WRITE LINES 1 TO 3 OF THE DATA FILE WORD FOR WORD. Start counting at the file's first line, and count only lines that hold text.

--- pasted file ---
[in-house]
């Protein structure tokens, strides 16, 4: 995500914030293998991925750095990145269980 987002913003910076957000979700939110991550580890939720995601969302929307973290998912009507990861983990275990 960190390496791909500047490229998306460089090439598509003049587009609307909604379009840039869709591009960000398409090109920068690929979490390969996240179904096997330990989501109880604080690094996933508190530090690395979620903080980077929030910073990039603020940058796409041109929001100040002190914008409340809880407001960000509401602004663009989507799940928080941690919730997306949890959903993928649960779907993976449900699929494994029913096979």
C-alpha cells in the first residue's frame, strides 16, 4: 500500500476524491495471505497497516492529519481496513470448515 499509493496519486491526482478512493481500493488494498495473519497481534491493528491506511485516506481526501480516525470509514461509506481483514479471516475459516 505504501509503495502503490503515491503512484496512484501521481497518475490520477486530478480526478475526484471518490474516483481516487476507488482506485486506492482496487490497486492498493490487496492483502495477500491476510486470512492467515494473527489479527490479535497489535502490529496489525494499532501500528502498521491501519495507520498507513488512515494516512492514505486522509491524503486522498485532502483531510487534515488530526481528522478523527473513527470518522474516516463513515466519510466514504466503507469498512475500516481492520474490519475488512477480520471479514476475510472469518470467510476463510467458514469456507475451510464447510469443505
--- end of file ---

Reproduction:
[in-house]
């Protein structure tokens, strides 16, 4: 995500914030293998991925750095990145269980 987002913003910076957000979700939110991550580890939720995601969302929307973290998912009507990861983990275990 960190390496791909500047490229998306460089090439598509003049587009609307909604379009840039869709591009960000398409090109920068690929979490390969996240179904096997330990989501109880604080690094996933508190530090690395979620903080980077929030910073990039603020940058796409041109929001100040002190914008409340809880407001960000509401602004663009989507799940928080941690919730997306949890959903993928649960779907993976449900699929494994029913096979």
C-alpha cells in the first residue's frame, strides 16, 4: 500500500476524491495471505497497516492529519481496513470448515 499509493496519486491526482478512493481500493488494498495473519497481534491493528491506511485516506481526501480516525470509514461509506481483514479471516475459516 505504501509503495502503490503515491503512484496512484501521481497518475490520477486530478480526478475526484471518490474516483481516487476507488482506485486506492482496487490497486492498493490487496492483502495477500491476510486470512492467515494473527489479527490479535497489535502490529496489525494499532501500528502498521491501519495507520498507513488512515494516512492514505486522509491524503486522498485532502483531510487534515488530526481528522478523527473513527470518522474516516463513515466519510466514504466503507469498512475500516481492520474490519475488512477480520471479514476475510472469518470467510476463510467458514469456507475451510464447510469443505